I have been avoiding writing this article for quite some time, but it just won’t go away. These things we avoid rarely just fade away into the sunset leaving nothing but a contented glow. They so often just sit there, niggling away at us, and are a huge source of stress and tension.
Why do we avoid something? There are two key reasons:
1. We don’t value it.
If we’re putting something off because there isn’t any value to it – no use or benefit to us or to others – then that’s fine. I believe that whatever we do should add value either to ourselves, or to someone else, from the mundane ticking an item off your checklist to the more noble selfless acts designed to improve someone else’s day.
2. We fear it.
What’s more relevant in a work sense though, is we fear an action, so subsequently we avoid it.
Why do we fear something or even someone? Our number one fear is failure. We fear we may fail to meet or exceed the expectations of our family, friends and colleagues and also ourselves. No one wants to bruise their self-esteem or even risk their sense of security. If a situation feels threatening in any way and we don’t believe we have the fire power to defend ourselves against the threat, then many of us will avoid it rather than tackle it. We all have a comfort zone into which we can retreat at the first sign of danger. From our comfort zone we can create all sorts of weird and wonderful ideas to provide validation for our avoidance, including what lies beyond and in the dark unknown . Very often we have an exaggerated or baseless perception of the magnitude of a threat.
People who avoid challenges, threats, confrontation, difficult and complex tasks and relationships are often overwhelmed. They can
- be indecisive
- struggle with relationships
- be unable to share their feelings openly and honestly
- struggle to follow their intuition
- tend toward reclusive behaviours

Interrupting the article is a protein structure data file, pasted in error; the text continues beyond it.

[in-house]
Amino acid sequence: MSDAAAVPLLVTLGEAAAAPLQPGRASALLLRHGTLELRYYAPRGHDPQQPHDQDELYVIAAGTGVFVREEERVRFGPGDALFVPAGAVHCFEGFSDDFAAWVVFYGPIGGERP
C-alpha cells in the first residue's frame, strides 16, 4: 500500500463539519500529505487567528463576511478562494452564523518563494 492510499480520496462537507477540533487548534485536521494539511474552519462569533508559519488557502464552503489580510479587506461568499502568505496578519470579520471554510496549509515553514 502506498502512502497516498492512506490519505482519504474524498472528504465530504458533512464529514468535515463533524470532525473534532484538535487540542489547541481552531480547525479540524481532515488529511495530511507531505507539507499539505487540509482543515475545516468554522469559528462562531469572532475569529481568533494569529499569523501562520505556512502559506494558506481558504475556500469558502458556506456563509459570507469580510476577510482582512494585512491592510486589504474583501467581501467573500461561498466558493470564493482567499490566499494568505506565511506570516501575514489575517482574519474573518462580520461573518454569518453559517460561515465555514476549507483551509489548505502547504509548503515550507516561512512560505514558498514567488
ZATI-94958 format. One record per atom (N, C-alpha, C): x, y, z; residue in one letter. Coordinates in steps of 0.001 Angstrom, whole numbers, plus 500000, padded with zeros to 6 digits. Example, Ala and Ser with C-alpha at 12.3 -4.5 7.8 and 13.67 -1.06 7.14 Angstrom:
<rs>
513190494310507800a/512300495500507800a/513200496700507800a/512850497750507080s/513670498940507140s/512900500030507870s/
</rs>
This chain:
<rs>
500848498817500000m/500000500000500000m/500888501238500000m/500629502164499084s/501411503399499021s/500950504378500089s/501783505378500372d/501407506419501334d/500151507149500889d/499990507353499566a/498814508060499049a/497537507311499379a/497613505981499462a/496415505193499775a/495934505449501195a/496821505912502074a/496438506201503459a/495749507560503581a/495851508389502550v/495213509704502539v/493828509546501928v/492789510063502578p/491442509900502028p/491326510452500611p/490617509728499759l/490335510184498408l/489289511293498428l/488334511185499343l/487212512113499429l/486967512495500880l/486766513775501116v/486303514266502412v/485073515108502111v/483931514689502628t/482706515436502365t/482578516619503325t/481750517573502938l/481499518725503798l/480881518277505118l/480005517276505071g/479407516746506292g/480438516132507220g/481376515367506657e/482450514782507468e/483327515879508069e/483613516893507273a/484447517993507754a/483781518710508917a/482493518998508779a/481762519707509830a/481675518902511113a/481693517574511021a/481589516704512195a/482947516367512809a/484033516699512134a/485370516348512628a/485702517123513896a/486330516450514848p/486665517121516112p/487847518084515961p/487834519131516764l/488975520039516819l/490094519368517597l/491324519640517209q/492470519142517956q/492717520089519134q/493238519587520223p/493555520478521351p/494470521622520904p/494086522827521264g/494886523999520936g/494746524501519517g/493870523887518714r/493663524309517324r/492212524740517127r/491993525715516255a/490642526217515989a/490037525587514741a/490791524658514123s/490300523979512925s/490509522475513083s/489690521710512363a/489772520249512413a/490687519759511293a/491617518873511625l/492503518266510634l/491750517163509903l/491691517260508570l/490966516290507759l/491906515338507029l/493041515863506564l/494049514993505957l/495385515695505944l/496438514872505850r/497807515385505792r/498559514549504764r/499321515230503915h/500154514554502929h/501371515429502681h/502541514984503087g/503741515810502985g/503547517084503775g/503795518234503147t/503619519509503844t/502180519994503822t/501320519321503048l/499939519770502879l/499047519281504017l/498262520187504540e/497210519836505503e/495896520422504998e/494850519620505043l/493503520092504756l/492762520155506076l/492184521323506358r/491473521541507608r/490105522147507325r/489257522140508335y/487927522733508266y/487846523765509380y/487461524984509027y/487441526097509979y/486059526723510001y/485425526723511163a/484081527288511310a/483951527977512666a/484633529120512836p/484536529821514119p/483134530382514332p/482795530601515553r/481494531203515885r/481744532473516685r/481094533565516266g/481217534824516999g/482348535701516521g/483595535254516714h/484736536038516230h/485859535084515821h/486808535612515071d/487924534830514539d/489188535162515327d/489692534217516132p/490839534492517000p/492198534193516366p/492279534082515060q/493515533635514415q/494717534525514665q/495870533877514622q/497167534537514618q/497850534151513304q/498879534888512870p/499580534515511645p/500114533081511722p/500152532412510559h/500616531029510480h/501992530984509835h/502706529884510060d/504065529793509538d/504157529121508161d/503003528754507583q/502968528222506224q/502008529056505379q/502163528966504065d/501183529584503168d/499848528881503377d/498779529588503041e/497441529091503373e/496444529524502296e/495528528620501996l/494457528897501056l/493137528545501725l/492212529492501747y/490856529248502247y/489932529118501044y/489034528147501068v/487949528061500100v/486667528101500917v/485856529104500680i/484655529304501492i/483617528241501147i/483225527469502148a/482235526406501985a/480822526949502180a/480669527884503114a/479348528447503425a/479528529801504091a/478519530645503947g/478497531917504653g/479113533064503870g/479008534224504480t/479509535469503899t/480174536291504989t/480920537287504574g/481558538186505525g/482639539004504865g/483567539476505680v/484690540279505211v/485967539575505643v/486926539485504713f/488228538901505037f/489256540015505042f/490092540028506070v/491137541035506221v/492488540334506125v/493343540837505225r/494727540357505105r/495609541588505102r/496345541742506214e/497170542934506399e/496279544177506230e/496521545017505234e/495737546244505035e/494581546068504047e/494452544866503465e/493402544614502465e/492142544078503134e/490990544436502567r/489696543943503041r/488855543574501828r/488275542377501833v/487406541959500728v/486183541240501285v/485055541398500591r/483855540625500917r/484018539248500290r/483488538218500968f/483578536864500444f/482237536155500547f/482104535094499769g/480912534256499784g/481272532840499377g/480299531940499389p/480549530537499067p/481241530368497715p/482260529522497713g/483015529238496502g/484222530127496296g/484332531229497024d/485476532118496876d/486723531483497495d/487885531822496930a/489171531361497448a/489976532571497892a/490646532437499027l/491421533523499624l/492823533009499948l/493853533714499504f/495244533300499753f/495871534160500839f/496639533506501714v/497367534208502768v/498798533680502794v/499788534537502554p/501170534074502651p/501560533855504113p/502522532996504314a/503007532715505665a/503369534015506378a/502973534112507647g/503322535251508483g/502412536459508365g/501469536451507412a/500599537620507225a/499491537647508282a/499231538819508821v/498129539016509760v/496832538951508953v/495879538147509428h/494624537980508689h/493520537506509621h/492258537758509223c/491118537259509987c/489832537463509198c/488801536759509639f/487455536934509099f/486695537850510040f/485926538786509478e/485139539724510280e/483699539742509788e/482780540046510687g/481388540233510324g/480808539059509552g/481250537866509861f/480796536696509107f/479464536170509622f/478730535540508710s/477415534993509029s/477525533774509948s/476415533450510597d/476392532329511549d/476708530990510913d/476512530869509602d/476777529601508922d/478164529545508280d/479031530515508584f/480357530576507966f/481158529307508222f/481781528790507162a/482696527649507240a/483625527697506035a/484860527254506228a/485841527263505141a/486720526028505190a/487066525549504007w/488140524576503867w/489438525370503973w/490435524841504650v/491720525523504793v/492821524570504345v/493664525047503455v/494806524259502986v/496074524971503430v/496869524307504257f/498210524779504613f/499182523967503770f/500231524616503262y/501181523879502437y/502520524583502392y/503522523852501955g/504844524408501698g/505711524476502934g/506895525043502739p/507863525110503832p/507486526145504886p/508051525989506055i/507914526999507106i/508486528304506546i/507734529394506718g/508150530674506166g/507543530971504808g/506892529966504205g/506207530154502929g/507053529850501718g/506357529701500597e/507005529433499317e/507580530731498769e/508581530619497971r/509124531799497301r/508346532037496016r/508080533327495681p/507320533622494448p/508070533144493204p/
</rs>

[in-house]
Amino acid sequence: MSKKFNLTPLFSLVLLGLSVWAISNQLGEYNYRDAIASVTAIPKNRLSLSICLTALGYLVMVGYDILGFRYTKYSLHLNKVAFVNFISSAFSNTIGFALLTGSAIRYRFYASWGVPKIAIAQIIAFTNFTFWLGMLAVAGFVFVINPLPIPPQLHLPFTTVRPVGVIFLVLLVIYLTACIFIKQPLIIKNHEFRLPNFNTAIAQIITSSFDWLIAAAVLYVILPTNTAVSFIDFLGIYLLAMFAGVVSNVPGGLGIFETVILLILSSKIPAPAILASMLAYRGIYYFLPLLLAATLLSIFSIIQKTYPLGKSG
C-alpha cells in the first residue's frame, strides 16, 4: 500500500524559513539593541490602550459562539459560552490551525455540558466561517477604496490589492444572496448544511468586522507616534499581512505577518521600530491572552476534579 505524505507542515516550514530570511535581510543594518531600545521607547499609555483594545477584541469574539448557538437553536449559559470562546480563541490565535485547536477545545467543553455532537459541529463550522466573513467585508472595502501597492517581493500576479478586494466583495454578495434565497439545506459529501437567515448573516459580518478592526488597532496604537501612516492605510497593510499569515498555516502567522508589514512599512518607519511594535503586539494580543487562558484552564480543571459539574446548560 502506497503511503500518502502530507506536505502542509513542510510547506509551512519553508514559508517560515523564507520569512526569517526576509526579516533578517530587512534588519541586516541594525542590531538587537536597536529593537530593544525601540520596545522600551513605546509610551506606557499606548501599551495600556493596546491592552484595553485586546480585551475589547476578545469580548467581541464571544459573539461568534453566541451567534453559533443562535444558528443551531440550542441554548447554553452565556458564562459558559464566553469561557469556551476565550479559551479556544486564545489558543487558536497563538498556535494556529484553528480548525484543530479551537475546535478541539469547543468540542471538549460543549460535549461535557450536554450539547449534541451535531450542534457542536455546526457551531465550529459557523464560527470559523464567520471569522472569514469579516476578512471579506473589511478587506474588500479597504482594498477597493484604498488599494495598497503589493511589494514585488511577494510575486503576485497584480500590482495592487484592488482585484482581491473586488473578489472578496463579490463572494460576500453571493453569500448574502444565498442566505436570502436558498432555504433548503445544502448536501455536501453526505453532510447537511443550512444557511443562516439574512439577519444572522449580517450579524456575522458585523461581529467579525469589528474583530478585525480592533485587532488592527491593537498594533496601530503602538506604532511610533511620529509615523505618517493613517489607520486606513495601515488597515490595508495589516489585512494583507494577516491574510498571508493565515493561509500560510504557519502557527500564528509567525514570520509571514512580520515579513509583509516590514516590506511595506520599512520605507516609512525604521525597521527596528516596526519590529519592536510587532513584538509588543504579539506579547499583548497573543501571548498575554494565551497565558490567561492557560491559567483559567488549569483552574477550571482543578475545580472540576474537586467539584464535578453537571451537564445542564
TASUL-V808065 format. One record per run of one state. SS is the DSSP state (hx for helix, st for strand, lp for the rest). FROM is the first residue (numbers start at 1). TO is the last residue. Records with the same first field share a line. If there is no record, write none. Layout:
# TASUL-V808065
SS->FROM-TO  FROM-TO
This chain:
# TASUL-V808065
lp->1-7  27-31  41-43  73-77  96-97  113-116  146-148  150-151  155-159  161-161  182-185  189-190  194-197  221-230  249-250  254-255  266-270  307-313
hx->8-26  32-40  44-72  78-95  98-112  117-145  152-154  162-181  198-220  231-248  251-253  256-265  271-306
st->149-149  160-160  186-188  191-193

- suffer from guilt
- fear failure; and, underpinning all this
- doubt themselves.
For leaders, these are tough burdens indeed. It is very difficult to lead when you’re struggling to take a step forward yourself. So it’s critical you address these challenges head on – DON’T AVOID THEM.
“Doubting themselves and their instincts
Those who doubt themselves, lack trust in their own gut or instincts, or second-guess themselves continually find themselves far from where they want to be. Successful professionals believe in themselves without fail. Sure, they acknowledge they have “power gaps” or blind spots, and areas that need deep development. But they forgive themselves for what they don’t know and the mistakes they’ve made, and accept themselves. They keep going with hope and optimism, knowing that the lessons from these missteps will serve them well in the future.”[i]
Now, it’s time to stick your neck out
I love this analogy. The turtle never goes anywhere until he sticks his neck out. The turtle is a great analogy for an avoider. At the slightest sign of danger he retreats into his impenetrable fortress where he is safe and sound. I must say, in fairness, it is probably wise for a turtle. But he never makes progress until he sticks his neck out and takes a chance. The same applies for you.
Now to tackle the issues head first
Out with the mirror